Worrell Yeung Renewed in the Dunes

Max Worrell and Jejon Yeung, partners of New York City-based architectural firm Worrell Yeung, refresh an original Charles Gwathmey structure from the 1970s House in the Dunes—a two-story beach abode with modernist bones—to its architectural essence.



Worrell Yeung Takes a Minimal Interventionist Approach to Restoring a Charles Gwathmey Original in the Hamptons Beach Hamlet of Amagansett, New York

A certain caliber of architect is often judged by the marquee moments—the headlining commission, the great exertions of creating a great building. The late American architect Charles Gwathmey was not immune to this metric. As one of the heralded “New York Five” architects, his work was often of the seminal, not least his renovation of Frank Lloyd Wright’s landmark Guggenheim Museum.

Of those who argue that Charles Gwathmey’s private houses are equally vital to his repertoire and our understanding of the architect himself are admirers Max Worrell and Jejon Yeung, partners of New York City-based architectural firm Worrell Yeung, whose sensitive refresh of an original Charles Gwathmey structure from the 1970s has restored the now-named House in the Dunes—a two-story beach abode with modernist bones—to its architectural essence while equipping it with a higher degree of contemporary utility.

Charles Gwathmey’s early works “explored building sections in ways that use simple geometric shapes/forms to create complex and dynamic spaces,” says Worrell, noting that the structure at the heart of this project was done almost 10 years after Gwathmey designed his parents’ house (a significant work of American residential architecture in the 20th century). It, therefore, benefitted from Charles Gwathmey’s early ideas, which he had “refined and expanded upon in more ambitious ways.”

As architects, Worrell and Yeung were intrigued with how the configuration of the house creates multiple split levels connected by a stramp—a stair and ramp—”so that there are always these overlapping spaces and unexpected visual connections across spaces that create a spatial dynamism,” Worrell explains.

“The strong and simple forms throughout the house are used to define programmatic spaces, but also create moments of varying daylight conditions that constantly change. The stramp and other elements are legible as volumetric shapes that define both inside and outside. The experience of the house is so much about continuity between the interior and the exterior that you continually discover.”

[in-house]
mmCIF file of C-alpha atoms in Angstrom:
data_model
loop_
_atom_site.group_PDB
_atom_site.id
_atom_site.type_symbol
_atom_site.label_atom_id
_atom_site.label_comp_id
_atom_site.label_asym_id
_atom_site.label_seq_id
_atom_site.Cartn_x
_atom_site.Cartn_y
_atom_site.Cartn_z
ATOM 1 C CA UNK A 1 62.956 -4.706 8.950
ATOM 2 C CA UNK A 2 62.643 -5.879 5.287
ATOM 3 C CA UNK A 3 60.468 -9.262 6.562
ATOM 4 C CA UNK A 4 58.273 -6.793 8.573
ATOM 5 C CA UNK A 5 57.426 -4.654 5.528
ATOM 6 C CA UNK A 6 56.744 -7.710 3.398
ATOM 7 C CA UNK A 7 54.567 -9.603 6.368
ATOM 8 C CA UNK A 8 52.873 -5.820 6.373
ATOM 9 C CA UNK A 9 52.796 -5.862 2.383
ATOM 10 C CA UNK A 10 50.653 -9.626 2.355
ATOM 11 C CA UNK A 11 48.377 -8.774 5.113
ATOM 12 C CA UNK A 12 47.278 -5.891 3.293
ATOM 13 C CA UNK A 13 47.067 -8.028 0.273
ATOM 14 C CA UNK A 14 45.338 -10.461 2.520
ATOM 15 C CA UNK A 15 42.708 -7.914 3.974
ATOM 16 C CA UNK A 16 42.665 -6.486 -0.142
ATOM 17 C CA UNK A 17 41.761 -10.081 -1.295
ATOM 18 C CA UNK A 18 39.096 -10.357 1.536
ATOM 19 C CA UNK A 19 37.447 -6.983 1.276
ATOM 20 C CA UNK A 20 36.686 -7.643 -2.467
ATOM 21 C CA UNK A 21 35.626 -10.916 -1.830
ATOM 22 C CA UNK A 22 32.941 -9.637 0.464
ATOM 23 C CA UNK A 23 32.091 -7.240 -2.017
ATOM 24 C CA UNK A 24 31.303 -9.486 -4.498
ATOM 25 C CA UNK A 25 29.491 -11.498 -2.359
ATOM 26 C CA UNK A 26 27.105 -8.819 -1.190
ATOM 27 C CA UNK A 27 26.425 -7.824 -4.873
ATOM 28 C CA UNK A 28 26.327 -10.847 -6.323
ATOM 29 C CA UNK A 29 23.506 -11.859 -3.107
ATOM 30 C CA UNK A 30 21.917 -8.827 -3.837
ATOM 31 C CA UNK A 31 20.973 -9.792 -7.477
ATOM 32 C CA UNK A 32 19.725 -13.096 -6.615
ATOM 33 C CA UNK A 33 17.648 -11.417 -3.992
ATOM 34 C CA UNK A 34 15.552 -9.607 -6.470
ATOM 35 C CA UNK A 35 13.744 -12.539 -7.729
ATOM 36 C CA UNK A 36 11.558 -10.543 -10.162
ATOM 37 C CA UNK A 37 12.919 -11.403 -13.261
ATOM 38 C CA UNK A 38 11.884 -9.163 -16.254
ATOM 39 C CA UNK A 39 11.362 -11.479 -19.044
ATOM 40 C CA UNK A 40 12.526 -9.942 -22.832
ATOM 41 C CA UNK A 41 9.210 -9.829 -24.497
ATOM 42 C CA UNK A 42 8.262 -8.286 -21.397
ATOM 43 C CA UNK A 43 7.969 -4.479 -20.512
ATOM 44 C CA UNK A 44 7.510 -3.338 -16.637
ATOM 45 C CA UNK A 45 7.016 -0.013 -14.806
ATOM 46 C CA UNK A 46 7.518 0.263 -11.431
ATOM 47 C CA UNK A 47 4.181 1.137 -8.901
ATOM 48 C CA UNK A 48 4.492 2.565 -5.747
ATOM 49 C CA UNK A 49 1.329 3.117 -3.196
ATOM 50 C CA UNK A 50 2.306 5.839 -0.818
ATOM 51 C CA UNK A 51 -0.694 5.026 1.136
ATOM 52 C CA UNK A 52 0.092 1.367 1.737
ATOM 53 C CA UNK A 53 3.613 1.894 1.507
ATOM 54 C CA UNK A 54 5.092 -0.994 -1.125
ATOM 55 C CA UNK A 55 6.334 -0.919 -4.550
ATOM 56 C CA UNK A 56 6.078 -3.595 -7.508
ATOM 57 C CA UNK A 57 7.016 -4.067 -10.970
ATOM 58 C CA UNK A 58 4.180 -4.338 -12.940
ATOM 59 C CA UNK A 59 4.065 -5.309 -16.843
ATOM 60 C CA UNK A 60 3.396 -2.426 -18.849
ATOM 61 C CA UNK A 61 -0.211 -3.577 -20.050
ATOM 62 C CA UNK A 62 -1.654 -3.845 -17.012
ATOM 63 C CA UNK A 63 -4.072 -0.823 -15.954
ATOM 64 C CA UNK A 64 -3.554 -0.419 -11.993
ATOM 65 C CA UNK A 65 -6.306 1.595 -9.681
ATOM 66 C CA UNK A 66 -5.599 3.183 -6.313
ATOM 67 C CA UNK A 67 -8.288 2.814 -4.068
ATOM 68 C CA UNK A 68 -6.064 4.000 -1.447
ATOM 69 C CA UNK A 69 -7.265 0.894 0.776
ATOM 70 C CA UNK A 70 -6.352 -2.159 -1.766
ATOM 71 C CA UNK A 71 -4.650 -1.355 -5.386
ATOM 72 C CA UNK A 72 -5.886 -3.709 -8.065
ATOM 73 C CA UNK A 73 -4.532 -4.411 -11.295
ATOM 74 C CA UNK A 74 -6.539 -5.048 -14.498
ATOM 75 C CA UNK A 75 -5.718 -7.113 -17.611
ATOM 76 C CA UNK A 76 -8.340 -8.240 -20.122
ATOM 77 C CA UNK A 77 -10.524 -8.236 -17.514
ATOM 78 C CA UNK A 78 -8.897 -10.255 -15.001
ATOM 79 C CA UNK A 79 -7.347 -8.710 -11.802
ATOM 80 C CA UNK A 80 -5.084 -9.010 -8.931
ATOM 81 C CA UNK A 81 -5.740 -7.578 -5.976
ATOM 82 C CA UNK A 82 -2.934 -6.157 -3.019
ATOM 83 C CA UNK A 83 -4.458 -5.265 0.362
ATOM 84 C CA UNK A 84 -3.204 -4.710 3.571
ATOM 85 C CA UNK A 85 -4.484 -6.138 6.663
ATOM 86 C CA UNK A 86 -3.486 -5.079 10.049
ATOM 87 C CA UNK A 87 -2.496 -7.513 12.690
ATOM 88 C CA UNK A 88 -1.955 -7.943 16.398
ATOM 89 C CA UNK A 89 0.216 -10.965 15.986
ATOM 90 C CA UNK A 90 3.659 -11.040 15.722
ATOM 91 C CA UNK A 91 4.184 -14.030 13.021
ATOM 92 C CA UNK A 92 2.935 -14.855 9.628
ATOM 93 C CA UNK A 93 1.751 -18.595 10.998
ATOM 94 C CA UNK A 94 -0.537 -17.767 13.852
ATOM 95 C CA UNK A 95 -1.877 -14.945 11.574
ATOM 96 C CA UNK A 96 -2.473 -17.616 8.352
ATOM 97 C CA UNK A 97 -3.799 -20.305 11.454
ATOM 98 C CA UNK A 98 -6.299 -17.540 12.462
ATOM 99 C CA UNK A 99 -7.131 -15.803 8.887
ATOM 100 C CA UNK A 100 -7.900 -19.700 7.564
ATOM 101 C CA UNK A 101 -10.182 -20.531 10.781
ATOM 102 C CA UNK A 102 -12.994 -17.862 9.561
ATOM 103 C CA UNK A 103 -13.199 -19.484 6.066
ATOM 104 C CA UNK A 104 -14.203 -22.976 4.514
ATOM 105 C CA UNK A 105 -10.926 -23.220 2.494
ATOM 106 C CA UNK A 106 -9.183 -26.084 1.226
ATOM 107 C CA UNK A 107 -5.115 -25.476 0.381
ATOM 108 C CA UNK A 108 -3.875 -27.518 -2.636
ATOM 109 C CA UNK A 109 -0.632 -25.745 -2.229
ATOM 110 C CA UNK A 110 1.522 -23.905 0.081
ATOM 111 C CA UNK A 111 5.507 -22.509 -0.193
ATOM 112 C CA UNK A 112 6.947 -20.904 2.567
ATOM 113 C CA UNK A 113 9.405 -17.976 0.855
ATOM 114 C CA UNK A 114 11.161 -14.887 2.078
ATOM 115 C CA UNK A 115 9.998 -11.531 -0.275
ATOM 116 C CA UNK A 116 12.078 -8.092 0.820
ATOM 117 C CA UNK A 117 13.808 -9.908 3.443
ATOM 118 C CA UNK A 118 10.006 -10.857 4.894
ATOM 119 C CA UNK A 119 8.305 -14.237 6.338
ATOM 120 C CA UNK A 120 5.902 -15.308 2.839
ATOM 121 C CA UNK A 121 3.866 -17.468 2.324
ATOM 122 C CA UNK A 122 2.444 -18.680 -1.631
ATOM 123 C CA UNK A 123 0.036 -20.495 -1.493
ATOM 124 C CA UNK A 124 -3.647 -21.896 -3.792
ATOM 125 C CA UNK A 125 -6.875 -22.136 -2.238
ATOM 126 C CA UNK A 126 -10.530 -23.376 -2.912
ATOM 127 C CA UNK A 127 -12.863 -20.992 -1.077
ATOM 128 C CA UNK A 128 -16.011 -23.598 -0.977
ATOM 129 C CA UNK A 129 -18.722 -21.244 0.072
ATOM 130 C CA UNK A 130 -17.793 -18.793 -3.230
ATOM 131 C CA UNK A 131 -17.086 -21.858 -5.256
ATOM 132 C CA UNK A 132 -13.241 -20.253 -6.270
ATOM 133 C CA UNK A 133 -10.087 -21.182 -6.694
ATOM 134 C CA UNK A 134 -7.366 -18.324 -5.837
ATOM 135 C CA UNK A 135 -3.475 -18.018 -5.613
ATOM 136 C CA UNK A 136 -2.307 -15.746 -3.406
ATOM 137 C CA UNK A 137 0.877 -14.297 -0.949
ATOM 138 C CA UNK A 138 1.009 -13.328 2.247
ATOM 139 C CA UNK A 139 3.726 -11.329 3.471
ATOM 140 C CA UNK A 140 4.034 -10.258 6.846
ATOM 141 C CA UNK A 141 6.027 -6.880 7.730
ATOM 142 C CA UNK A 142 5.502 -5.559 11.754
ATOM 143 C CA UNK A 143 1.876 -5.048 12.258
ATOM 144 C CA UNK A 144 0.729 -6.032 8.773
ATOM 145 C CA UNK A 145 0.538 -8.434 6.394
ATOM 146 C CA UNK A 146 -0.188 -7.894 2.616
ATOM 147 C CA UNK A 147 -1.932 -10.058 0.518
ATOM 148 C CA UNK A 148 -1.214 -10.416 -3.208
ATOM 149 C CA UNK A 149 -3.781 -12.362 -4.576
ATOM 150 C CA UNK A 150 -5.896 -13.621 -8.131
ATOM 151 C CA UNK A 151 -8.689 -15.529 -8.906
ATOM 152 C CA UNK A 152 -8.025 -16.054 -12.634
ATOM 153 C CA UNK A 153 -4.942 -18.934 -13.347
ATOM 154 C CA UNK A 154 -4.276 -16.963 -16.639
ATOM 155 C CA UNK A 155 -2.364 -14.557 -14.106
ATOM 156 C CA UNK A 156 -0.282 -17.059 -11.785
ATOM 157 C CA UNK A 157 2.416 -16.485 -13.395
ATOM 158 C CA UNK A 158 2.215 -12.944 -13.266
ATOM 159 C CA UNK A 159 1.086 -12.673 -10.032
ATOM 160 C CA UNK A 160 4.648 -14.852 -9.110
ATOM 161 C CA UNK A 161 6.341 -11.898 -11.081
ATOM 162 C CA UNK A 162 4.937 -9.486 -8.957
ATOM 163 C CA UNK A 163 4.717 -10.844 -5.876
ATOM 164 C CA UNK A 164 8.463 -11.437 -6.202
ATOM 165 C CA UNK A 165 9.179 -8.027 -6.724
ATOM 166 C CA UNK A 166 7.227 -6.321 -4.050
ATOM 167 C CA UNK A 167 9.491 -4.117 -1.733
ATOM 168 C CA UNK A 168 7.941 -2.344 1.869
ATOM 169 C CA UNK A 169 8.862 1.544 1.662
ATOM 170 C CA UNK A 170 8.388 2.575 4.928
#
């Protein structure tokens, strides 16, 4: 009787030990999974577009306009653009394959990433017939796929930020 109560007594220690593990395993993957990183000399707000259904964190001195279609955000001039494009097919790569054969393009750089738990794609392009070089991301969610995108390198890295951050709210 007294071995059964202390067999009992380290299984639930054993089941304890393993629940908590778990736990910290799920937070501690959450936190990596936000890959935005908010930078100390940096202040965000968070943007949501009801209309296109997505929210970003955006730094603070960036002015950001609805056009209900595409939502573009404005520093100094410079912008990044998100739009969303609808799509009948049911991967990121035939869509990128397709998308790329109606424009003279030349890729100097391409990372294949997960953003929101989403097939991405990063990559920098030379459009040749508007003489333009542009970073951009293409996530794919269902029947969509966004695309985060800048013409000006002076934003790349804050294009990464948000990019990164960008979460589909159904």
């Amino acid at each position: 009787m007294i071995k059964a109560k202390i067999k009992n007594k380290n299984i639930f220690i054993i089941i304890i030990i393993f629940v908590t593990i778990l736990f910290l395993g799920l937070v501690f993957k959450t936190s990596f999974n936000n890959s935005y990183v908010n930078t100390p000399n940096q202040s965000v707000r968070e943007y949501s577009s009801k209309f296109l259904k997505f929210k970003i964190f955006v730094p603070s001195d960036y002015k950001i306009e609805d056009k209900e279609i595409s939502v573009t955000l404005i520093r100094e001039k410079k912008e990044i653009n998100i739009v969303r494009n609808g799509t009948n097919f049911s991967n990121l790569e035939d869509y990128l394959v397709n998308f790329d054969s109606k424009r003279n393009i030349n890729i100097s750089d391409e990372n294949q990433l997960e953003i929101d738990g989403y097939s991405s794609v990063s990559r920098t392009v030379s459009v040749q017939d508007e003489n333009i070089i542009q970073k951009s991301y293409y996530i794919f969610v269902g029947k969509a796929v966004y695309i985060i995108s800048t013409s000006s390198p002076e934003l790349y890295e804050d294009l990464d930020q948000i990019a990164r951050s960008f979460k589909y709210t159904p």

Core to Worrell and Yeung’s prudent architectural program is restraint; they considerately implemented improvements and made subtle revisions to create a more high-performing home while hewing to the integrity of original design. To this end, Worrell adds: “At every stage of the process we were asking ourselves, ‘What would Gwathmey do?’”

The ghost of Charles Gwathmey might have paralyzed lesser architects, but Worrell and Yeung had more than the memory of a great architect at its back; they had his original drawings in hand.  

“The most significant intervention we made was the new kitchen,” says Jejon Yeung.

“We kept the same footprint but redesigned it to open up to the dining and living room. Although the kitchen is entirely new, we utilized the same detailing and dimensions from the original Charles Gwathmey design along with the wood species and cabinet hardware to ensure it was cohesive with the rest of the house.

The clients were very resolute about not wanting to change too much of the existing house, so the rest of the house was largely rebuilt, including new windows, new cladding, new roof, etc., but rebuilt to the exacting standards of the original design. We really wanted our intervention to be quite minimal, making modern improvements to create a more functional and comfortable home suited for our clients.” 

Renovations to the exterior also meant replacing the pool deck, where one imagines taking in the deep breath of ocean views without tiring. The scene from the Dunes is an outstretched horizon of sky and sea, made more enthralling for the way the blues of these views, including the surface of the pool, as well as the lush green of the surrounding trees, play off the gauzy-grey cedar siding.

Every facet of the home, in fact, is beautifully synthesized, much like its indoor-outdoor connections, which are further and strikingly amplified by voids that punctuate the structure’s façade. Throughout is substantial light that highlights both the character of the space and the spark of its surfaces (including a lustrous white Corian in the kitchen, porcelain tiles, and refurbished built-ins). 

Surveying the results of this perceptive and elegantly addressed restoration, perhaps Worrell and Yeung should ask the next obvious question: What would Charles Gwathmey think? 

“Charlie’s legacy and body of work include intervening in, and adding to, other architects’ significant works,” says Jejon Yeung, referencing Charles Gwathmey’s contributions to the Guggenheim and the Yale Architecture and Art Building, “and even to his own projects,” such as his parents’ home.

“Therefore we hope he would appreciate the effort and execution to complement and harmonize changes, and hope also that he would say ‘thank you.’”

Little else can be said in the face of such a gracious building. 

Worrell Yeung |

Photos: Naho Kubota
headshots by: Daniel Seung Lee


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